Friday, September 30, 2011

Black Swans and Baseball

Two nights ago saw what many are calling the greatest final day in the baseball season ever, seeing off the end-of-season collapses of the Boston Red Sox and Atlanta Braves. The Economist (of all places) has a nice capsule summary of what transpired, and also provides an estimate of the near-impossibility of what transpired:
Let’s rehash. There was something on the order of an 0.5% chance the Red Sox would blow their nine-game lead over the Rays, and a 2% chance the Braves would lose their seven-and-a-half-game edge over the Cardinals. Then in tonight’s matchups, there was a 13% chance the Phillies would come back to beat Atlanta, a 5% chance the Orioles would come back to beat Boston, and an 0.3% chance the Rays would come back to beat New York. Multiply it all out, and the odds of witnessing what we just witnessed were worse than one in 500m.
Writing at the FT,  Jason Abbruzzese compares such numbers to the numbers that helped to create the global financial crisis:
The statistical revolution of the last 50 years has seriously impacted both the financial markets and professional sports. The Red Sox are among the teams that have attempted to most directly embrace this numbers revolution – often called Sabermetrics, which was written about by Michael Lewis in ‘Moneyball’ – in theatres now.

In finance, computer-based trading allowed the best and brightest to set their minds to figuring out just which algorithm can take advantage of increasingly complex financial instruments.

Looking back on each of these situations, we see that these numbers are often only as good as the people they’re built on and the people who built them. Statistics didn’t predict the fatal flaws in CDOs. Indeed, it was a formula that felled Wall Street.

Statistics did not predict the history-making crash of the Boston Red Sox – widely regarded before the season by statisticians and overweight sportswriters alike as the best team in baseball.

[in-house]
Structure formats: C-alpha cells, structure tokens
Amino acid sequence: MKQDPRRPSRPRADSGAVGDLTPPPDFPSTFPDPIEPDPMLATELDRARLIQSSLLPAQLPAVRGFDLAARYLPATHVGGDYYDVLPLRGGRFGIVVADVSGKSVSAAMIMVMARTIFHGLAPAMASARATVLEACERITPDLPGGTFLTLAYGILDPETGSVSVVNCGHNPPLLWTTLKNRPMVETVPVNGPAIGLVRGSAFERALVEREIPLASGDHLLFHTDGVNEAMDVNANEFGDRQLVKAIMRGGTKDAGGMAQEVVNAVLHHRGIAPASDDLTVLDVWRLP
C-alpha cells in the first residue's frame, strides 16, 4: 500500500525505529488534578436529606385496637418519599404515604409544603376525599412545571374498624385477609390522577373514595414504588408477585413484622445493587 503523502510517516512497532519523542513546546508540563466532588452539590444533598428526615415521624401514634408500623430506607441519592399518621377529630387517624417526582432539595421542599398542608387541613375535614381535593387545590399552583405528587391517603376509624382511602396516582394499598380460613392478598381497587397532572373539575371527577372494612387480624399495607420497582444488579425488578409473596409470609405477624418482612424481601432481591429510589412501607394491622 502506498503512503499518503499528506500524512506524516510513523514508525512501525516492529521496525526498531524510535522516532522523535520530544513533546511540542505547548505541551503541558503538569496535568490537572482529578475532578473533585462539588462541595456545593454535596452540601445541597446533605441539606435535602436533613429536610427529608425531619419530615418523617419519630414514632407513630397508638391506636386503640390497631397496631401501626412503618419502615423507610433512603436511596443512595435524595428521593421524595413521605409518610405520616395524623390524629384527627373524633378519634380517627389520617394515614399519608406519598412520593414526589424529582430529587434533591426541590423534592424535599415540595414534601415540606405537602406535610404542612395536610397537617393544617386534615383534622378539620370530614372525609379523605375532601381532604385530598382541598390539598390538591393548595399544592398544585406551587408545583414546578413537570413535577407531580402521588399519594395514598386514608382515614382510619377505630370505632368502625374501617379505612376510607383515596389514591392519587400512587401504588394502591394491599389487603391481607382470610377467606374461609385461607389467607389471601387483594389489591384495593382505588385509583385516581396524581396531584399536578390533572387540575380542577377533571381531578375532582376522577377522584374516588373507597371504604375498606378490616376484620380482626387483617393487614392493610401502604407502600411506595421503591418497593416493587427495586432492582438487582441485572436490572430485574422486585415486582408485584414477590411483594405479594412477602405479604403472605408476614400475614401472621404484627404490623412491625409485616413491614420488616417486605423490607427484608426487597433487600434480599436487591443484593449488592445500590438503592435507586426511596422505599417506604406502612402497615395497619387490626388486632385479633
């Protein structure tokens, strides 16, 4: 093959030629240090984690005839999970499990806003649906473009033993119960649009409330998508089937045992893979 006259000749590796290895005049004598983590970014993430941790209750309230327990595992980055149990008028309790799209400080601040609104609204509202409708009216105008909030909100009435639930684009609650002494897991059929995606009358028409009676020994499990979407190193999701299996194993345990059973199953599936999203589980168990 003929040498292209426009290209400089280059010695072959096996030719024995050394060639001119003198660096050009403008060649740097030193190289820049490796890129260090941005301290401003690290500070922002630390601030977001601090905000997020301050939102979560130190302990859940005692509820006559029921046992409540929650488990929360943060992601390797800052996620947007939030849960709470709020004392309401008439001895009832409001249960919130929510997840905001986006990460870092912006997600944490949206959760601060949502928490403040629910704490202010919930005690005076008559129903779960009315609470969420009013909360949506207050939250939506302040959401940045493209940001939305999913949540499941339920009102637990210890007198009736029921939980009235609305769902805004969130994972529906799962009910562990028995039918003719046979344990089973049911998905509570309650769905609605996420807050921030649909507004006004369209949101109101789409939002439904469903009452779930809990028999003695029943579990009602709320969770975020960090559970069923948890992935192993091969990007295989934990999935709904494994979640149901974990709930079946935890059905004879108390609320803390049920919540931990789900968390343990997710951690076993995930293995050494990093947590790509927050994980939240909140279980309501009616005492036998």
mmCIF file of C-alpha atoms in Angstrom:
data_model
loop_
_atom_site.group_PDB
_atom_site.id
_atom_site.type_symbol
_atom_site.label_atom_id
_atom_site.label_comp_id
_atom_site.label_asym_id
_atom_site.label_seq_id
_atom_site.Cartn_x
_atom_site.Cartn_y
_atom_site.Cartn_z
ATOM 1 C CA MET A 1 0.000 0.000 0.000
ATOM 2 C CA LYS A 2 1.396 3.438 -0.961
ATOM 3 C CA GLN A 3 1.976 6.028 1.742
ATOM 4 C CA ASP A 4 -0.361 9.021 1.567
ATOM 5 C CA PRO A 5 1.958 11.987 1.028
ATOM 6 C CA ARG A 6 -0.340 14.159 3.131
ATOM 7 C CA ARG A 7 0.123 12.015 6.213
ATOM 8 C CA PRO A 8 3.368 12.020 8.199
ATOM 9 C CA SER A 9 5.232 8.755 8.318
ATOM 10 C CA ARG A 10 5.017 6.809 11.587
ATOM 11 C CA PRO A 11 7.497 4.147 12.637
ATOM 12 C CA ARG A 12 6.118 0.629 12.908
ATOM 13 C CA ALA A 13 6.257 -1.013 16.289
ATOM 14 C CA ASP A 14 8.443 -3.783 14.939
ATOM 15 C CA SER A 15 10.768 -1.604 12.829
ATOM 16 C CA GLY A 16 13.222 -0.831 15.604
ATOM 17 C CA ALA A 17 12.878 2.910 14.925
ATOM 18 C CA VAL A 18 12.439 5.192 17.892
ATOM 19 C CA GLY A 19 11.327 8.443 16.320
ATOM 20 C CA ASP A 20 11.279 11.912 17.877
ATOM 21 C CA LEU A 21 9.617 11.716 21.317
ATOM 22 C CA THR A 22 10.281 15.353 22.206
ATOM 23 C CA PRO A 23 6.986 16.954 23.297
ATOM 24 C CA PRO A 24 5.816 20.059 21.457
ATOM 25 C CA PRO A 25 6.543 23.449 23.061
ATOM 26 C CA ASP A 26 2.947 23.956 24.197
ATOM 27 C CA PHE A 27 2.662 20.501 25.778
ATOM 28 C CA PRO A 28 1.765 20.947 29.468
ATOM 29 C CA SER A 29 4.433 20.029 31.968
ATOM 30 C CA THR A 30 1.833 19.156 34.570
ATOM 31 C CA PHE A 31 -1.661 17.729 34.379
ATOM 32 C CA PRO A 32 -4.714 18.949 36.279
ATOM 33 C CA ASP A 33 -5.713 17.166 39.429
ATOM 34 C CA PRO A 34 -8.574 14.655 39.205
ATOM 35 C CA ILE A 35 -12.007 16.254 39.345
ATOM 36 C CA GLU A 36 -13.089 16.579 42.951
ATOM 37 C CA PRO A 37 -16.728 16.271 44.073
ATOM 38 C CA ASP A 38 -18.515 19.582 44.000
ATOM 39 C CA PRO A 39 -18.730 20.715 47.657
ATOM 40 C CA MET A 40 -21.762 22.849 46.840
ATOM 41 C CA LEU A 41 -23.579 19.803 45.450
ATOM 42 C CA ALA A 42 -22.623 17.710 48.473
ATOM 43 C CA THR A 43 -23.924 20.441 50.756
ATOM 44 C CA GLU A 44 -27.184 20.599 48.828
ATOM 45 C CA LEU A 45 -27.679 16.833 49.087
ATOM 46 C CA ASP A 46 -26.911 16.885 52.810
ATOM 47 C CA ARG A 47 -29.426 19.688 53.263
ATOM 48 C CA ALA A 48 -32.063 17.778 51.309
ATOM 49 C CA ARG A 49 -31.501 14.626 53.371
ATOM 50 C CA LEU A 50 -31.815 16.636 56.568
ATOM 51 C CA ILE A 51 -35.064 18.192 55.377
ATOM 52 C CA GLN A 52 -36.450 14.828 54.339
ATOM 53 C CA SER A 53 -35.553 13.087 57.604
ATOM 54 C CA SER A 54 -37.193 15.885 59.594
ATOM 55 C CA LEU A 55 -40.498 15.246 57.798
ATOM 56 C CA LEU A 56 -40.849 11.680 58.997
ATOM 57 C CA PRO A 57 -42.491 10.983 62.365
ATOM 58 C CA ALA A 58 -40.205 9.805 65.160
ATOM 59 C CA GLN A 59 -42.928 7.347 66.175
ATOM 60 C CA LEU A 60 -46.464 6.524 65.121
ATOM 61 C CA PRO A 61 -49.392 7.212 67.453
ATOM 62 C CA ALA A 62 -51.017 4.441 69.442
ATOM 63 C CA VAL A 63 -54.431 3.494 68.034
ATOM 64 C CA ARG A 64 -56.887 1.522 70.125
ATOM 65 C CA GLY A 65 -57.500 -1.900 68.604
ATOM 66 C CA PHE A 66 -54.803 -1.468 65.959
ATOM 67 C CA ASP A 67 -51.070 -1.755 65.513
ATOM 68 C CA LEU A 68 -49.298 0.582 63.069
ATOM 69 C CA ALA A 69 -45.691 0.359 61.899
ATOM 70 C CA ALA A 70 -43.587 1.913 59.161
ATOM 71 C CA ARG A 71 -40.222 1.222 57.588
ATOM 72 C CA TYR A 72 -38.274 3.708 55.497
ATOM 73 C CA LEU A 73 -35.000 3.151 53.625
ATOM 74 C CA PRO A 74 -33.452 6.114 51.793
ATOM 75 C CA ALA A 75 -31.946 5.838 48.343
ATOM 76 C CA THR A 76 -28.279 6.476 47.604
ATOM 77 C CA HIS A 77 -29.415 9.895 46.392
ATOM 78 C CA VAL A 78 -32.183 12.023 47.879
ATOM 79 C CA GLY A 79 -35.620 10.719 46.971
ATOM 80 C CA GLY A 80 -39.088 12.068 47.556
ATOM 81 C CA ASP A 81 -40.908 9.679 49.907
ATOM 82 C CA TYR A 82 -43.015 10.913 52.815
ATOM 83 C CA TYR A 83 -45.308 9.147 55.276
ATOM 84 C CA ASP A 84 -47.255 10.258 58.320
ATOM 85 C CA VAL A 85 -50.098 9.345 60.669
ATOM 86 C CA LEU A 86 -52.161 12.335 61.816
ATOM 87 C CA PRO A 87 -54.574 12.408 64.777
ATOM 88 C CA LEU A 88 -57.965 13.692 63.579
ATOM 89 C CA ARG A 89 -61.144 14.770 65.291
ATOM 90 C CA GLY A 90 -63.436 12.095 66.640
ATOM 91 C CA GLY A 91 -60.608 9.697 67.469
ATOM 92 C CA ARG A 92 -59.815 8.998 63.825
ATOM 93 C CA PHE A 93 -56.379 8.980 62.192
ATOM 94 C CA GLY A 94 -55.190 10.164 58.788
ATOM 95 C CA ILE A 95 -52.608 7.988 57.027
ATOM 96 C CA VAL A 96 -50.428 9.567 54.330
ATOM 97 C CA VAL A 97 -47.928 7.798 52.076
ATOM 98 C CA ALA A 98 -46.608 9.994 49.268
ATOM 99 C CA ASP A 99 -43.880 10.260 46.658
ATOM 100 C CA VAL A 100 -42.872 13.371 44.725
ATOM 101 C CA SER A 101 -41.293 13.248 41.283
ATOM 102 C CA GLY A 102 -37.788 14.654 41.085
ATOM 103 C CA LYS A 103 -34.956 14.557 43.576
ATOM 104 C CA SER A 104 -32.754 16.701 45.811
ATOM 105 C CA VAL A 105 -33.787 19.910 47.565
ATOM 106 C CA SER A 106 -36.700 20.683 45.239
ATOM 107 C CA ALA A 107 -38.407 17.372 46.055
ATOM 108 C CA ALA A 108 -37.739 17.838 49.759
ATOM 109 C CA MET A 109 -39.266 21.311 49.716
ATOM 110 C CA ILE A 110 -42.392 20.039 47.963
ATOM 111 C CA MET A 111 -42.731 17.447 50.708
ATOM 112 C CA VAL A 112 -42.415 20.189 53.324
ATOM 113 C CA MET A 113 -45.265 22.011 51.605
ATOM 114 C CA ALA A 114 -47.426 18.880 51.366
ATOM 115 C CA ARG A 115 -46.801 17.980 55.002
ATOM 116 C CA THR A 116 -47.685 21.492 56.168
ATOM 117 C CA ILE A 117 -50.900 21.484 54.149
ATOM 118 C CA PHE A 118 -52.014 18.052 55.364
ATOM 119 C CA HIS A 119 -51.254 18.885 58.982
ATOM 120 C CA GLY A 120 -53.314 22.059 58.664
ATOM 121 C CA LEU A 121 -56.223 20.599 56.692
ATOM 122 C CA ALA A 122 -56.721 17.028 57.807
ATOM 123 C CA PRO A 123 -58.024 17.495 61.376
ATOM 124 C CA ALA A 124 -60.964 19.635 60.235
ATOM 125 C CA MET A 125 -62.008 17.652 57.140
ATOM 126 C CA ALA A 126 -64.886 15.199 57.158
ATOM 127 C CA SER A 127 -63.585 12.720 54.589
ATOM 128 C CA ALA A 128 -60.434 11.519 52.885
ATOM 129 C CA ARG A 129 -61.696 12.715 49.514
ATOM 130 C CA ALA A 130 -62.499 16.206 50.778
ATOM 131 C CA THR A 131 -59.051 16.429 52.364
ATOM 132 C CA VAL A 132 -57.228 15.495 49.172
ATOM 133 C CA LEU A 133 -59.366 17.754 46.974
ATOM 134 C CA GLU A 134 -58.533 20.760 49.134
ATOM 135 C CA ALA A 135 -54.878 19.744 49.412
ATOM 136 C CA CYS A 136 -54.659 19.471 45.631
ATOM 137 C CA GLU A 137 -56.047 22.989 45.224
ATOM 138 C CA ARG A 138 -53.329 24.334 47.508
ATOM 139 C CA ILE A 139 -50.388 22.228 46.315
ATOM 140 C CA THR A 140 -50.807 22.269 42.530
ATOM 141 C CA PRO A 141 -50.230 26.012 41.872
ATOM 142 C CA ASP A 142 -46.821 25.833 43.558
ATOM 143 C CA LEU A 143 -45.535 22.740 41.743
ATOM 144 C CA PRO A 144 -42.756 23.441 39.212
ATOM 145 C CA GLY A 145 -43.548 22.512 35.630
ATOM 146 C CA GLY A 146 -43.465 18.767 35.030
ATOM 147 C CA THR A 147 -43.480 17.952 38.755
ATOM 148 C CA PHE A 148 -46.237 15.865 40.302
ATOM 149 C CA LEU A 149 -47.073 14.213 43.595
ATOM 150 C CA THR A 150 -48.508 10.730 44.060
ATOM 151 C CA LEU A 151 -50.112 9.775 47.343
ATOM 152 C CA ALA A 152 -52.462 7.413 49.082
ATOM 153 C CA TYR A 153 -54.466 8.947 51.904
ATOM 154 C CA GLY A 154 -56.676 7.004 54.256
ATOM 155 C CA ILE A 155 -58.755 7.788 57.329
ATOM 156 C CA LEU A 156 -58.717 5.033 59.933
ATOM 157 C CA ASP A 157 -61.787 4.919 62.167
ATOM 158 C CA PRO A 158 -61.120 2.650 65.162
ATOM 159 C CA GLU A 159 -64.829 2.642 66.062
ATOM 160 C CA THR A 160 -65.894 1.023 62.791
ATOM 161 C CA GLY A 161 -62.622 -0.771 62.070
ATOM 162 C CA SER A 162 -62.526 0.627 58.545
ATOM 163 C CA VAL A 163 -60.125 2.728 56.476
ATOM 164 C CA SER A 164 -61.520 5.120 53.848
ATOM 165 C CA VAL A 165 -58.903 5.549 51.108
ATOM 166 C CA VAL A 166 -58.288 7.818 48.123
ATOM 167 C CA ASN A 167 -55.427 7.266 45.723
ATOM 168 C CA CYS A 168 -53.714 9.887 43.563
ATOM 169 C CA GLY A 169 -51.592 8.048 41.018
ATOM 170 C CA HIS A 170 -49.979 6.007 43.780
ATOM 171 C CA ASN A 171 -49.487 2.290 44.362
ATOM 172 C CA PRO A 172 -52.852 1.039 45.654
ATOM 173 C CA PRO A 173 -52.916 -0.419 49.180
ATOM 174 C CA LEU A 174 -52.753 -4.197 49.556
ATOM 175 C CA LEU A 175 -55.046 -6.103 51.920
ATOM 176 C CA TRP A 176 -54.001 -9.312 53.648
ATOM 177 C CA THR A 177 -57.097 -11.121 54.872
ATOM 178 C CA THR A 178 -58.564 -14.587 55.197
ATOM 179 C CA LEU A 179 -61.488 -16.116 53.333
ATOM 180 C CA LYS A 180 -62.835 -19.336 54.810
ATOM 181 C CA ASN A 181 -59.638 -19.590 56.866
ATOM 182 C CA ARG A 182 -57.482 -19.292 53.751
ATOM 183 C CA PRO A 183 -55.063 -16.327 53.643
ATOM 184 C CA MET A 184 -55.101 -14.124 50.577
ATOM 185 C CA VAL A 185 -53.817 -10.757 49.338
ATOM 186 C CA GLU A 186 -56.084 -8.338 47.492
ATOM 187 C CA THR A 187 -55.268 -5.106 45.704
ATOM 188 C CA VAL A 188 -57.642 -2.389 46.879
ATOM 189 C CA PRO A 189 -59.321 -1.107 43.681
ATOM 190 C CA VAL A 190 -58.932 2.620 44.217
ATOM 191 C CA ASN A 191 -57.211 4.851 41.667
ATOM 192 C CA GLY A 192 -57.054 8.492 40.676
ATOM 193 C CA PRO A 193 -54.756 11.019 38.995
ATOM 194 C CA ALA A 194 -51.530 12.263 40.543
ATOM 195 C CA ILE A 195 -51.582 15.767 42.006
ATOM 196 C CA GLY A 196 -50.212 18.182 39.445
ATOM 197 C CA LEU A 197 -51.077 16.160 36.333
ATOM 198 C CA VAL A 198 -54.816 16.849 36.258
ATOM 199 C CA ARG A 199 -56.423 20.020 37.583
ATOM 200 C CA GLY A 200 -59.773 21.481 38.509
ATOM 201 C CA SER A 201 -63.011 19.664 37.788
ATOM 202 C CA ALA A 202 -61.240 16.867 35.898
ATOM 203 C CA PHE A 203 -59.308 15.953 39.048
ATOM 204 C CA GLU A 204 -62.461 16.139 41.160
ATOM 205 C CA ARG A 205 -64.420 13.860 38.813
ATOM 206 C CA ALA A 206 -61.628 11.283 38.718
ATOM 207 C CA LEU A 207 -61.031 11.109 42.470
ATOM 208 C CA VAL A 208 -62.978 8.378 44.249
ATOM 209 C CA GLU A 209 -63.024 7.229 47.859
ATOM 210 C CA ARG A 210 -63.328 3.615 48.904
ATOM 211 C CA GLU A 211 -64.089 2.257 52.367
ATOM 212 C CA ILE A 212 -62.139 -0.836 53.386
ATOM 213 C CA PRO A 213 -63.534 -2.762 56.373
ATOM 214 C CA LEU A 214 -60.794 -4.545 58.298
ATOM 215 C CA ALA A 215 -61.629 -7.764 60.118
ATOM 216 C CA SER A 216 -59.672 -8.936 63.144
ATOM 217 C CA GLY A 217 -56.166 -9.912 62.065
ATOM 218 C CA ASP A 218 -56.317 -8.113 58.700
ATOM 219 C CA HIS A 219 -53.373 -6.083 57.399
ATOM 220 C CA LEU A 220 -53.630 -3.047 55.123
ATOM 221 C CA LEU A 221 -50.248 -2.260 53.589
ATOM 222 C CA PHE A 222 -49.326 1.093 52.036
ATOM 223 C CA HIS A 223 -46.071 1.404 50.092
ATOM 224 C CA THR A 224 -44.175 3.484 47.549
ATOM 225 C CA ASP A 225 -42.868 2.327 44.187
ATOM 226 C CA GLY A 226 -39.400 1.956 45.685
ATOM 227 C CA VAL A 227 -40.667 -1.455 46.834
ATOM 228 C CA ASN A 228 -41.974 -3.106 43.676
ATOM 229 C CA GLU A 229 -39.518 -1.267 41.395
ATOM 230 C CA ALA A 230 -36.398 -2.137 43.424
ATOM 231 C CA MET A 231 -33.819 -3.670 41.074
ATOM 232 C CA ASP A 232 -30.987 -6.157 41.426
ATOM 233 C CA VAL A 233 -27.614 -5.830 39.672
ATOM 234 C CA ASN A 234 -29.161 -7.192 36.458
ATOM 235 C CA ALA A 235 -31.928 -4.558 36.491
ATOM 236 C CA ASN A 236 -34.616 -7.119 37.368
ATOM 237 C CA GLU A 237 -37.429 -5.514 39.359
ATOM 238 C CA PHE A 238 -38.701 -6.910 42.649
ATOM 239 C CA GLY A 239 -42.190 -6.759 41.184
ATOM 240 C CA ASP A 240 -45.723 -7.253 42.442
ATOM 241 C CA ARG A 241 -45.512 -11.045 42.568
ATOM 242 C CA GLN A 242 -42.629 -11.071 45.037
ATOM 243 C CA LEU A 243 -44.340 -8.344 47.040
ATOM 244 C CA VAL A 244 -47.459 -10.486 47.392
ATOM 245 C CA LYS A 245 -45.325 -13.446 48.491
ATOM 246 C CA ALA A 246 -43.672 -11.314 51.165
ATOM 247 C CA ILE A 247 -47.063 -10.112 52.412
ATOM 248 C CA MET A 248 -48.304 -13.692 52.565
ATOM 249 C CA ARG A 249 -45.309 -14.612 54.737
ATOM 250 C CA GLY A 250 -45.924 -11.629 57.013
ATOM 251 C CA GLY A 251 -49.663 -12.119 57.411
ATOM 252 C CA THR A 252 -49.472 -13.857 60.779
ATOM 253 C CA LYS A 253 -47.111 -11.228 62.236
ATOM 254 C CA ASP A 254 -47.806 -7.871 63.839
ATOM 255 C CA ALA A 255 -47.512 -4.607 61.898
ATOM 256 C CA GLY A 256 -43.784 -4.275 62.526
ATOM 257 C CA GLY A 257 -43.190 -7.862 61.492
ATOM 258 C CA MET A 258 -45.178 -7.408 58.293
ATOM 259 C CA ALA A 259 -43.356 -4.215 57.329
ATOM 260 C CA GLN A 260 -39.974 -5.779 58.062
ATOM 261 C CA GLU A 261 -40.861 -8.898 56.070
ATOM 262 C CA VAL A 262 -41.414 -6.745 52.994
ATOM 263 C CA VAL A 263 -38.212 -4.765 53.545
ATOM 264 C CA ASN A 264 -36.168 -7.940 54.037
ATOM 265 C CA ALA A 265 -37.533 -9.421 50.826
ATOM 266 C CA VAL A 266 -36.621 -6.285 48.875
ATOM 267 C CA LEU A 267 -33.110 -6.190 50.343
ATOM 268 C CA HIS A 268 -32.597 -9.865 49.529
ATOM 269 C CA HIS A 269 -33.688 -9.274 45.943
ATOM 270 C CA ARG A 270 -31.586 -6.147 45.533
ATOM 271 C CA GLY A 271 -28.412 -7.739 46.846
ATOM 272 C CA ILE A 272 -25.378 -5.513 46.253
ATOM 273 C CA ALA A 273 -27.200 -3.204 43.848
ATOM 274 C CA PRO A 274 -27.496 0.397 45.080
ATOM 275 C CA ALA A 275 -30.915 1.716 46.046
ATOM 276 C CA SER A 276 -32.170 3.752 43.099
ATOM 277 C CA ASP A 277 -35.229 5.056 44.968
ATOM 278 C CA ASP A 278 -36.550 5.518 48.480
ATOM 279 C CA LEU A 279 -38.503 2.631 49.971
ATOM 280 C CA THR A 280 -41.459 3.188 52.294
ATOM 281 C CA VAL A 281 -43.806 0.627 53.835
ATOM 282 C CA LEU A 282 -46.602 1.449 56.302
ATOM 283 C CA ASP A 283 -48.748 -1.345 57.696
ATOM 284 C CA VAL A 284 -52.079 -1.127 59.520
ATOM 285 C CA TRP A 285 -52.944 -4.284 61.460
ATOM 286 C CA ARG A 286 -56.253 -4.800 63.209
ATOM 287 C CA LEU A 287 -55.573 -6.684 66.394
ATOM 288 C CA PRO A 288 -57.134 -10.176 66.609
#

Nor could they. Statistics by their nature are backward-looking and can only give us an idea of what to expect.
But even though we know this to be the case, in the aftermath of witnessing an event that not long ago we would have dismissed as sheer fantasy, we reinterpret experience in a way that transforms the unexpected into a narrative of cause-and-effect that now makes any other outcome seem improbable from the vantage point offered by hindsight.  Again, Abbruzzese:
Down to their final out, Rays batter Dan Johnson, batting an anaemic .119 (that’s bad, cricket fans), with two strikes, launched a ball out of the park that tied a game that the Rays would go on to win.

The chances of that are small, to say the least, yet not a single person in Red Sox nation looks back at it with surprise. And that’s exactly how many of us look back at the financial crisis – it was inconceivable, but now none of us are surprised.
This dynamic is of course illustrates what Nassim Nicholas Taleb calls a black swan:
What we call here a Black Swan (and capitalize it) is an event with the following three attributes. First, it is an outlier, as it lies outside the realm of regular expectations, because nothing in the past can convincingly point to its possibility. Second, it carries an extreme impact. Third, in spite of its outlier status, human nature makes us concoct explanations for its occurrence after the fact, making it explainable and predictable.

I stop and summarize the triplet: rarity, extreme impact, and retrospective (though not prospective) predictability. A small number of Black Swans explains almost everything in our world, from the success of ideas and religions, to the dynamics of historical events, to elements of our own personal lives.
Our misperceptions of the role of chance in advance of and in the aftermath of rare events helps to explain why we some often make poor decisions, in and out of sport.


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